The new policy was one of conquest and colonization with the principle aim of obtaining raw materials, especially gold. An inscription at the northern Nubian site of Korosko about half way between the first and second cataracts (rapids) states that the people of Wawat (northern Nubia) were defeated in his 29th year, and he apparently drove his army as far south as the second cataract.›
In order to protect Egypt and fortify captured territory in Nubia, he founded a fortress at Semna and Quban in the region of the second Nile Cataract, which would begin a string of future 12th Dynasty fortresses. Along with protecting his newly acquired territory and the gold mines in Wadi Allaqi, he also created a stranglehold over economic contacts with Upper Nubia and further south. We also know that he constructed a fortress at Mendes named Rawaty.
From a foreign relations standpoint, we also know that diplomatic and commercial relations were renewed, after a long absence, with Byblos and the Aegean world.›
Amenemhet I took part in a number of building projects. Besides his fortresses, we know he built at Babastis, el-Khatana and Tanis. He undertook important building works at Karnak, from which a few statues and granite naos survive. He may have even established the original temple of Mut to the south of the Temple of Amun.
He also worked at Koptos (Coptos), where he partly decorated the temple of Min, at Abydos, where he dedicated a granite altar to Osiris, at Dendera, where he built a granite gateway to Hathor and at Memphis, where he built a temple of Ptah.›Also a little north of Tell el-Dab'a, he apparently began a small mudbrick temple at Ezbet Rushdi, that was later expanded by Senusret III.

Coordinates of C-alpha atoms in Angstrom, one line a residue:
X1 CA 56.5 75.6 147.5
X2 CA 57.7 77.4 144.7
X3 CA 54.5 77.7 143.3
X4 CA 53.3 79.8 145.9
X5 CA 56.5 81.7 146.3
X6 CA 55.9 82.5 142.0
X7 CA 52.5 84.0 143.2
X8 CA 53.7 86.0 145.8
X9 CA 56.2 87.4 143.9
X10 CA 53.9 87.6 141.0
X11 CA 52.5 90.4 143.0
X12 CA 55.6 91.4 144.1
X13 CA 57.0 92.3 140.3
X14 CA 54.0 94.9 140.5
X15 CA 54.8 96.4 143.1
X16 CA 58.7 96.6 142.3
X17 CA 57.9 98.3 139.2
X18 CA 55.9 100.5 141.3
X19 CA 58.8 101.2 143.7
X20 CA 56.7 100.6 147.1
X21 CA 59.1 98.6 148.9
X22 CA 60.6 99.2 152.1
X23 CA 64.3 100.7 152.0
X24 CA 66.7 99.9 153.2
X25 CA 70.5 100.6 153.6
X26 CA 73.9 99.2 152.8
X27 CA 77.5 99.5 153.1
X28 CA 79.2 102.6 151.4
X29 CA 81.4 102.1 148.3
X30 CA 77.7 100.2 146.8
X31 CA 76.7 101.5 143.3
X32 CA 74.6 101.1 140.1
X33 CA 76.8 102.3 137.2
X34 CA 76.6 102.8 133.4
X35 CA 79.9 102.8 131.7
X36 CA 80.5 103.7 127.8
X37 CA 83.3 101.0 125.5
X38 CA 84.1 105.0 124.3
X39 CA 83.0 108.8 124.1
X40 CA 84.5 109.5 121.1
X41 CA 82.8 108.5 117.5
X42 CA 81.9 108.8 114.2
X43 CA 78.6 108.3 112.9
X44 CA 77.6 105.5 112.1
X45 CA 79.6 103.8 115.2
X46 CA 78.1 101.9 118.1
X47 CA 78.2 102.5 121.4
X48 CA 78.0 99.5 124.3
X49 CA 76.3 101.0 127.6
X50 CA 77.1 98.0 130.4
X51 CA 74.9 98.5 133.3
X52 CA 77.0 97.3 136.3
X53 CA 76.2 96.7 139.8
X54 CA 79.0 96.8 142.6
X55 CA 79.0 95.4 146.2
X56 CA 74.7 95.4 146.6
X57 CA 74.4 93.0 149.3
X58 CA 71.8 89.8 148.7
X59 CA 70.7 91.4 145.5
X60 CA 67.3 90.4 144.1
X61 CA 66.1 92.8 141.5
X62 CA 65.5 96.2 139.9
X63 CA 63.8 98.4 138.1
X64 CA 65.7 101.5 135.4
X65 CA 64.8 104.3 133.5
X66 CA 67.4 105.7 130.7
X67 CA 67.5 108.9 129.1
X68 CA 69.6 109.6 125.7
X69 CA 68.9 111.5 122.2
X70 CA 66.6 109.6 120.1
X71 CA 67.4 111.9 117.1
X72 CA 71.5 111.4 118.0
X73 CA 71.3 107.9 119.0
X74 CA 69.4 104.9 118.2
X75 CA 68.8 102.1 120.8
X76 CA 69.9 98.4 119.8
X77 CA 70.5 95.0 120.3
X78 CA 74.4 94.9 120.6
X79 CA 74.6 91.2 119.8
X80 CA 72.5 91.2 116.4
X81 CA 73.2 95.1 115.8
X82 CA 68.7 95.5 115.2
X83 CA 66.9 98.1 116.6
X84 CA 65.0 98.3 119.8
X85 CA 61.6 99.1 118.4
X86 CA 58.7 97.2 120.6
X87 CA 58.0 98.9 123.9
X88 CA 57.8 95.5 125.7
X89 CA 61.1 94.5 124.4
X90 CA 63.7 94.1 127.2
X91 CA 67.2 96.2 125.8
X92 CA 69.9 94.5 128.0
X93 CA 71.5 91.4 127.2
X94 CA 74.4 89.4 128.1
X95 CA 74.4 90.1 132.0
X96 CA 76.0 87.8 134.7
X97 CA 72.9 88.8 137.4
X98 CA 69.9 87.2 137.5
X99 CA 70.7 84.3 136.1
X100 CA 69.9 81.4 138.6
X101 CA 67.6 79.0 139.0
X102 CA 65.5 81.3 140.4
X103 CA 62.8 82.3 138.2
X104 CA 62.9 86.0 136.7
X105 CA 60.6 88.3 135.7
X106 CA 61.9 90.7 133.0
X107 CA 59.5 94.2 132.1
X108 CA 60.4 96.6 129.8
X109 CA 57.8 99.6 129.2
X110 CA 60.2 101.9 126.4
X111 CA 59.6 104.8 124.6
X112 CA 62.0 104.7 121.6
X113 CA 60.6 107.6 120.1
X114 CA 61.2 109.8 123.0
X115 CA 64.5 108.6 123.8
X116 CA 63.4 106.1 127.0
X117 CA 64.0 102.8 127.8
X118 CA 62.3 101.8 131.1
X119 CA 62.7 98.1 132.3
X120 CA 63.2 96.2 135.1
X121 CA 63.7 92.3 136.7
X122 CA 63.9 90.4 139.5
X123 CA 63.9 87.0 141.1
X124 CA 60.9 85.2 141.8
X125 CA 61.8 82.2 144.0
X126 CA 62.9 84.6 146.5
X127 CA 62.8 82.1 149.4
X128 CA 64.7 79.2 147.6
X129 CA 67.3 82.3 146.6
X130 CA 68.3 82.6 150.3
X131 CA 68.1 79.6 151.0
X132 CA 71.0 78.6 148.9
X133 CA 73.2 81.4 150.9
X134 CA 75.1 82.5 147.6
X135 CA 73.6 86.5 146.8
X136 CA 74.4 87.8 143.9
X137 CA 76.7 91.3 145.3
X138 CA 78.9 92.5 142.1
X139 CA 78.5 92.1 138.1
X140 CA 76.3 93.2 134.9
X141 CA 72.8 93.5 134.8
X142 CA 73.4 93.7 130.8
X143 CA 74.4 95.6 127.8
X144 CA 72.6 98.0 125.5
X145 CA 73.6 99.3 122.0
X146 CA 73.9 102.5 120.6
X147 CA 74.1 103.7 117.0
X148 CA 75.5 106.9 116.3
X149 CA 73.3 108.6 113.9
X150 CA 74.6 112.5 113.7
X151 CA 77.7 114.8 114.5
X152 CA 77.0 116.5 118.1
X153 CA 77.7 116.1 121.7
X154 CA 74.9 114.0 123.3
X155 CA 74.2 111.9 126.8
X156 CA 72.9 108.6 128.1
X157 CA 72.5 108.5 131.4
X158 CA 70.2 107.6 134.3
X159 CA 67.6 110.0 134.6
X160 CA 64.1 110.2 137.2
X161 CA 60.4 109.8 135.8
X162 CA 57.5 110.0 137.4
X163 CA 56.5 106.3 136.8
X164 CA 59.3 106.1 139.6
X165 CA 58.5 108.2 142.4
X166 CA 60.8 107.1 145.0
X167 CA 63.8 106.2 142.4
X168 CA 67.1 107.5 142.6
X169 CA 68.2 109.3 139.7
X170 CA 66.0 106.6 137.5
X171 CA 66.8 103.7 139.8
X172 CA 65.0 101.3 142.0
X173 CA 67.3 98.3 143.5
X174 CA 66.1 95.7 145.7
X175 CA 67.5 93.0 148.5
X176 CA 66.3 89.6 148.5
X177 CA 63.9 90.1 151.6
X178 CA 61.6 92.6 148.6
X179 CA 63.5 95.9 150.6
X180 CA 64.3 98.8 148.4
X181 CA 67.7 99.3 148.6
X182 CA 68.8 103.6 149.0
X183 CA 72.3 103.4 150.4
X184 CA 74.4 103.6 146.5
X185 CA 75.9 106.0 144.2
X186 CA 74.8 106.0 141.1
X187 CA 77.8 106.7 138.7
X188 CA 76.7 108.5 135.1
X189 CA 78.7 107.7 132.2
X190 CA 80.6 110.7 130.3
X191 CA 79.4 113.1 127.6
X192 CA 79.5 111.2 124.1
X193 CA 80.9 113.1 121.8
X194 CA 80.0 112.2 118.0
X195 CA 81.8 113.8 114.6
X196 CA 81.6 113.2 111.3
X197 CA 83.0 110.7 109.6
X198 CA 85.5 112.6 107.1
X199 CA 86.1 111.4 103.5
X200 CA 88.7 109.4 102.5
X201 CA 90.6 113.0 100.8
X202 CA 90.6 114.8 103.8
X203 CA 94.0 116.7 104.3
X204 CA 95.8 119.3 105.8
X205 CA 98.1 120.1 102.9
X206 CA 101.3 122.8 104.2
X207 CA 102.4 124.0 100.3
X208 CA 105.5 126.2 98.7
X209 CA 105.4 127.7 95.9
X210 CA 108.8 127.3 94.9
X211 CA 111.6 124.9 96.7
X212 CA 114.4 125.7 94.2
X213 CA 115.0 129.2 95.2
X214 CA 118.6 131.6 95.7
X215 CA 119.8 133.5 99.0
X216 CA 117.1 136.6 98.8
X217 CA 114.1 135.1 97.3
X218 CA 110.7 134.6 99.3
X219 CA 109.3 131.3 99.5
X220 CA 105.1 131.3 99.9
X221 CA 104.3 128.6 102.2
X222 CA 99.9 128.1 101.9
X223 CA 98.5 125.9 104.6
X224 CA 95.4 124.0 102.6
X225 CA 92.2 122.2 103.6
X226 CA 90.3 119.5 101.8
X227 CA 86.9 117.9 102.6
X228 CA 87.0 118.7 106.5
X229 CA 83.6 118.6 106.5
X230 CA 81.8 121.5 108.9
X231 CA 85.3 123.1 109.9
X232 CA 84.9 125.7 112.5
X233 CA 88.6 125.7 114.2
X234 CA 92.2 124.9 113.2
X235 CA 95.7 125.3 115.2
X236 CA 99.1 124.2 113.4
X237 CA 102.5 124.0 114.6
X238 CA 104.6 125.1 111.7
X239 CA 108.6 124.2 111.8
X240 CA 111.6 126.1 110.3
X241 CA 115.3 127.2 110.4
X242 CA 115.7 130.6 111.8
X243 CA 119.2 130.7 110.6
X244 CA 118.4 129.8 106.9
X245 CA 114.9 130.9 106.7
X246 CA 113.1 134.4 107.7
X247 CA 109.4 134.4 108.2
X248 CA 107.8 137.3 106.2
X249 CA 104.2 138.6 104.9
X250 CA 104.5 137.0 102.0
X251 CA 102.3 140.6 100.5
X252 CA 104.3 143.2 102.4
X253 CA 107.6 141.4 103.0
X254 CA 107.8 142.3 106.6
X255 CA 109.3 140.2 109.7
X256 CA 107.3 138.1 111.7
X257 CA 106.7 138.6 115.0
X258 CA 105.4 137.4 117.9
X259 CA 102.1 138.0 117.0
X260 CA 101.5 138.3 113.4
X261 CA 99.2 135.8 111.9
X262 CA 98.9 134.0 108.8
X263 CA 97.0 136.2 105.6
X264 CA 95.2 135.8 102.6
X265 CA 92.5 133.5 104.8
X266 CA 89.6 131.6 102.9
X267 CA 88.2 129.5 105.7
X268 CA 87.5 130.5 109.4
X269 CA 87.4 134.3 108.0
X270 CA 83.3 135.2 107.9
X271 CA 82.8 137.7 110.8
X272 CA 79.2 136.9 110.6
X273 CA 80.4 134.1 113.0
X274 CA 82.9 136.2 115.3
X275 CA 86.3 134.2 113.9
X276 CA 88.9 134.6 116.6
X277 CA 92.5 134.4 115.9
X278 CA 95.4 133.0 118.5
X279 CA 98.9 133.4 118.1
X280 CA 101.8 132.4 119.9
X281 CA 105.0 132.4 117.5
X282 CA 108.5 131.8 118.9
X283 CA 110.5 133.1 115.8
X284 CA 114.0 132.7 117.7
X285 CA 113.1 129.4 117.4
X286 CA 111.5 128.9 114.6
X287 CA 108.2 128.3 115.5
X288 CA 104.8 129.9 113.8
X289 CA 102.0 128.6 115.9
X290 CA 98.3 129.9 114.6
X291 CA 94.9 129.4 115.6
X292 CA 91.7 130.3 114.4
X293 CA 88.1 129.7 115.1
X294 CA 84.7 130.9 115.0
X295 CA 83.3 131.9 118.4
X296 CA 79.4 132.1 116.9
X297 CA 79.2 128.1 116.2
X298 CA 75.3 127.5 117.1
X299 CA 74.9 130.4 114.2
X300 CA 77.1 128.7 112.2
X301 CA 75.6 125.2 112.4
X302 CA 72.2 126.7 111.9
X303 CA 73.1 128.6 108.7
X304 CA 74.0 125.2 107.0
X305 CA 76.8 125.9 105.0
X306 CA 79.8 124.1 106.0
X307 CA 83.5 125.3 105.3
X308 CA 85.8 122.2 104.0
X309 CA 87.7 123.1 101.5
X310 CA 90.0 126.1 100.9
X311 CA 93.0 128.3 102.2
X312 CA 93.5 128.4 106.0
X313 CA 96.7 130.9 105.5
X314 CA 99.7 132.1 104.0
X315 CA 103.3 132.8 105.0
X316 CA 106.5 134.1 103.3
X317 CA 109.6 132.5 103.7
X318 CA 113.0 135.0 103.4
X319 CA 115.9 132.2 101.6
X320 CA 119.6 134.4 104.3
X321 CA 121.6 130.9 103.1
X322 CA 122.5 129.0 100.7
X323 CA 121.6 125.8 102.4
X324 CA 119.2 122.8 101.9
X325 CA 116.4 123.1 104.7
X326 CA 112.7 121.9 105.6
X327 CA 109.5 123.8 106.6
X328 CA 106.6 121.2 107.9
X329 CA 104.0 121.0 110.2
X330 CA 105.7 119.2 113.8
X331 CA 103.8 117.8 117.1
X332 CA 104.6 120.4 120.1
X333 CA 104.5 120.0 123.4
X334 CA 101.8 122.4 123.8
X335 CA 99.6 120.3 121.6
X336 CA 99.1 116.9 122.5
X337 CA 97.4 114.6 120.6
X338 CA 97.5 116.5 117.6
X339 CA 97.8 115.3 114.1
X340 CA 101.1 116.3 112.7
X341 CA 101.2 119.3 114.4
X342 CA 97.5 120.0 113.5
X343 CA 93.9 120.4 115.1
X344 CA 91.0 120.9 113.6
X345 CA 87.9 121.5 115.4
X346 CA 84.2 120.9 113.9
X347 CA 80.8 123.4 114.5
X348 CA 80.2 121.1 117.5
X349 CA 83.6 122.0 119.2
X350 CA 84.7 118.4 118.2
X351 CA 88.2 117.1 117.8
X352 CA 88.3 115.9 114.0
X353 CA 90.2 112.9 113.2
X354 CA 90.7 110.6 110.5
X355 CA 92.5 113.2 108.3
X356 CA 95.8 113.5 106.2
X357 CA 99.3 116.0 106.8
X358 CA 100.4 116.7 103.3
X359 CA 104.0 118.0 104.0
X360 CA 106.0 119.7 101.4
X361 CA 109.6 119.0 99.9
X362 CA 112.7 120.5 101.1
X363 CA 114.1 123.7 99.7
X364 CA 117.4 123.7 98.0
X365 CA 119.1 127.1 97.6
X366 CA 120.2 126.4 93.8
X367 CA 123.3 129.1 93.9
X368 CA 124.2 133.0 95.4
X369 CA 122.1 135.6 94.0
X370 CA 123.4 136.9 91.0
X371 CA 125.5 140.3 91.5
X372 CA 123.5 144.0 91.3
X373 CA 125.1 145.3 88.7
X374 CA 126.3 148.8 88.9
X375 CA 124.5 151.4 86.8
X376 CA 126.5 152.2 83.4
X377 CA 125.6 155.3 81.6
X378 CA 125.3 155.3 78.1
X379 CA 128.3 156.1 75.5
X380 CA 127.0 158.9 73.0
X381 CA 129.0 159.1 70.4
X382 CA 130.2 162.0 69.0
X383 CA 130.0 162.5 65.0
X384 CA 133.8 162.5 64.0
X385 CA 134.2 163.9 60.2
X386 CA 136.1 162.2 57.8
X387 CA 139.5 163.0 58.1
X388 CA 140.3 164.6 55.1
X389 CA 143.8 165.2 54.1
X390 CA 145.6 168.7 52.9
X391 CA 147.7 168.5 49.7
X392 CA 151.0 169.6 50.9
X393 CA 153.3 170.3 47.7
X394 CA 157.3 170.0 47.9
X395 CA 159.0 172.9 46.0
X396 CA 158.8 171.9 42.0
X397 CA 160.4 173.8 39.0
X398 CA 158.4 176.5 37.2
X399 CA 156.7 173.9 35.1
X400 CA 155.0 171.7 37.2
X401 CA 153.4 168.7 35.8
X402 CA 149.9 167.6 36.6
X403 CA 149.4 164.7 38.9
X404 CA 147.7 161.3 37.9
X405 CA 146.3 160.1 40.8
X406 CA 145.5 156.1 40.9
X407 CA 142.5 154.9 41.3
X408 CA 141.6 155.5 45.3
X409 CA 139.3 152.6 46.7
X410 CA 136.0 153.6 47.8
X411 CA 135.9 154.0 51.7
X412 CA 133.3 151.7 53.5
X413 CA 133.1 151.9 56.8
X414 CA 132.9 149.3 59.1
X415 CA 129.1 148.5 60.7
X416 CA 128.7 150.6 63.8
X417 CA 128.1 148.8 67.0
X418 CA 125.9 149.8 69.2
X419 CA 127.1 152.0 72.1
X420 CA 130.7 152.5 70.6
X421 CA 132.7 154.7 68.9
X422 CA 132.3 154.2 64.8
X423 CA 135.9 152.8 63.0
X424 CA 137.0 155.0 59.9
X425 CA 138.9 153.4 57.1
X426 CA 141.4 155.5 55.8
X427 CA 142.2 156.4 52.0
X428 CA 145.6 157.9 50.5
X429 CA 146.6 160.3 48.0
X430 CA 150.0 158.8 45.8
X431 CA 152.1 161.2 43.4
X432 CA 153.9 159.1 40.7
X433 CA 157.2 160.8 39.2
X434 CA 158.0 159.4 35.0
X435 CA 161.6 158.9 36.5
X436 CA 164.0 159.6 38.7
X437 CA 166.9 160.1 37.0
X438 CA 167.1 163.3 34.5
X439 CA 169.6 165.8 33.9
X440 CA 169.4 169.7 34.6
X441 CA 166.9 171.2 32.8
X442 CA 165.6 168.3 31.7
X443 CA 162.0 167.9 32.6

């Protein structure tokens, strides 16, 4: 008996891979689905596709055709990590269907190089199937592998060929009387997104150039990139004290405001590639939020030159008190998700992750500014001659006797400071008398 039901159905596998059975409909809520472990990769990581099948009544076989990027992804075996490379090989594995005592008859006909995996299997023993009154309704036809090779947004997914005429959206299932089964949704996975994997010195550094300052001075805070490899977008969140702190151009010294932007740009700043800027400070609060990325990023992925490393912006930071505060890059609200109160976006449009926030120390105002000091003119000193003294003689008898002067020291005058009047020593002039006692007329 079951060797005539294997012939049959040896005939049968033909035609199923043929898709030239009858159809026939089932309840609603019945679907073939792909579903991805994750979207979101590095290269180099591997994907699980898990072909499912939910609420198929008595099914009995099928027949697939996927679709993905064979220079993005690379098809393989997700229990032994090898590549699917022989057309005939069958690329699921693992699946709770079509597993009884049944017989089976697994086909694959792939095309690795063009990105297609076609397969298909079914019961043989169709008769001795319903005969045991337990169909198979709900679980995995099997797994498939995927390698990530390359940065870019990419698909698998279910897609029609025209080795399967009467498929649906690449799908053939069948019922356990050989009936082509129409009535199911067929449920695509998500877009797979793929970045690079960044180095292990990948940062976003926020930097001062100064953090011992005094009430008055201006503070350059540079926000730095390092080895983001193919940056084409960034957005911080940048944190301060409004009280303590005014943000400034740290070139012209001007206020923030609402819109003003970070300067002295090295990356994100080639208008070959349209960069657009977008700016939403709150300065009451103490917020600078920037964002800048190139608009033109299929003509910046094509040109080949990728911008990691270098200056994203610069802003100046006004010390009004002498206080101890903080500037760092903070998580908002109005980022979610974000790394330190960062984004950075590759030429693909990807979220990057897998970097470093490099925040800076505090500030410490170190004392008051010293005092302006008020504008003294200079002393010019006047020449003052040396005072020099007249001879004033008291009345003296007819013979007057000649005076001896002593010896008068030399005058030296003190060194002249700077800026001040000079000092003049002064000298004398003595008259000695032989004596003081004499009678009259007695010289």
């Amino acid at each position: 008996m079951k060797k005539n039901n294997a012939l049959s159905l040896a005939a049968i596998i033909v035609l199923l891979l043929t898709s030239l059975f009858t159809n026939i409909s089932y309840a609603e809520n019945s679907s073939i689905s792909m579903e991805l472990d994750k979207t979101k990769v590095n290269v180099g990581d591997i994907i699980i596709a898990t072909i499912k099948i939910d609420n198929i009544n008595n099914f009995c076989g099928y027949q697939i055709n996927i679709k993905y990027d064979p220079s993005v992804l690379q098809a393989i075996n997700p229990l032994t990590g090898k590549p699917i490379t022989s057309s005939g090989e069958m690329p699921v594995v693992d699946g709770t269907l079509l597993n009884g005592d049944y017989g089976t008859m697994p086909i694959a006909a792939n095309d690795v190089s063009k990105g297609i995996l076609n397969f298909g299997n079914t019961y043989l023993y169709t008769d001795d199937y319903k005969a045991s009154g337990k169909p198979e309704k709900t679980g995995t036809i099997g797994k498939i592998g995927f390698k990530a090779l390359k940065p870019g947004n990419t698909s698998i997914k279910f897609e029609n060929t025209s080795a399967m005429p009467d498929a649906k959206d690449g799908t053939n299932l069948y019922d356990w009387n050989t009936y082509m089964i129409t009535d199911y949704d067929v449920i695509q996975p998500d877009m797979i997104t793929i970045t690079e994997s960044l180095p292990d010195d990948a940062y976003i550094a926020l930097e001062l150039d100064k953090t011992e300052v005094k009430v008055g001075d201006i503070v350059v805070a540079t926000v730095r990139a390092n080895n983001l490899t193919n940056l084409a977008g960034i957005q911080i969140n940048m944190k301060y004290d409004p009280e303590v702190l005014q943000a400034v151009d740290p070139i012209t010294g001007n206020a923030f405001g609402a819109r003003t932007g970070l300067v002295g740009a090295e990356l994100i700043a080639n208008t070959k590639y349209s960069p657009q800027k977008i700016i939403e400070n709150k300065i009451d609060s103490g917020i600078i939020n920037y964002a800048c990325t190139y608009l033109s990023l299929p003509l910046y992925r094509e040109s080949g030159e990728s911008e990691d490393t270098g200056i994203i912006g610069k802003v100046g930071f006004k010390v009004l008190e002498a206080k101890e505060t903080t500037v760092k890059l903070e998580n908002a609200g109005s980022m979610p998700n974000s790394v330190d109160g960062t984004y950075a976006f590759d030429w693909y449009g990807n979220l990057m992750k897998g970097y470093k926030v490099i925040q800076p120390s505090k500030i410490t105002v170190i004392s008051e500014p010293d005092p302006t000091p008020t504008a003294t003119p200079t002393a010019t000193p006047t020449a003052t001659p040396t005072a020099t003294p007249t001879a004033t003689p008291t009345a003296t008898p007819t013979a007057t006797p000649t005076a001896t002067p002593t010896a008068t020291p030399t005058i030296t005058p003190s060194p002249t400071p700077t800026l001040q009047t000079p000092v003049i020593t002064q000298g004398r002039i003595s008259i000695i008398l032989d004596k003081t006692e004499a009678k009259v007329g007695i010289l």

Religiously, being from southern Egypt, Amenemhet I's allegiance was probably to the god Amun, and in fact, we find from this period forward the rise of Amun, at the expense of Montu, god of war, as the supreme deity of Thebes.›
It is also notable that we find an increase in the mineral wealth of the royal family. We find a huge increase in the jewelry caches found in several 12th Dynasty royal burials. It is obvious from several sources of evidence that even the standard of living form middle class Egyptians was on the increase, though their level of wealth was proportional to their official offices.
Amenemhet I appears to have been a very wise leader, setting about to correct the problems of the First Intermediate Period, protecting Egypt's boarders from invasion and assuring a legitimate succession.› Yet he was murdered in an apparent harem plot while his co-regent was leading a campaign in Libya. Again, we find two literary works, the Tale of Sinuhe and the Instructions of Amenemhet I, reflecting this king's tragic end.›One literary work from the time of Senusret I presents the account of Amenemhet I's murder, supposedly provided by the king himself from beyond the grave:
"It was after supper, when night had fallen, and I had spent an hour of happiness.› I was asleep upon my bed, having become weary, and my heart had begun to follow sleep. When weapons of my counsel were wielded, I had become like a snake of the necropolis.› As I came to, I awoke to fighting, and found that it was an attack of the bodyguard.› If I had quickly taken weapons in my hand, I would have made the wretches retreat with a charge! But there is none mighty in the night, none who can fight alone; no success will come without a helper.› Look, my injury happened while I was without you, when the entourage had not yet heard that I would hand over to you when I had not yet sat with you, that I might make counsels for you; for I did not plan it, I did not foresee it, and my heart had not taken thought of the negligence of servants."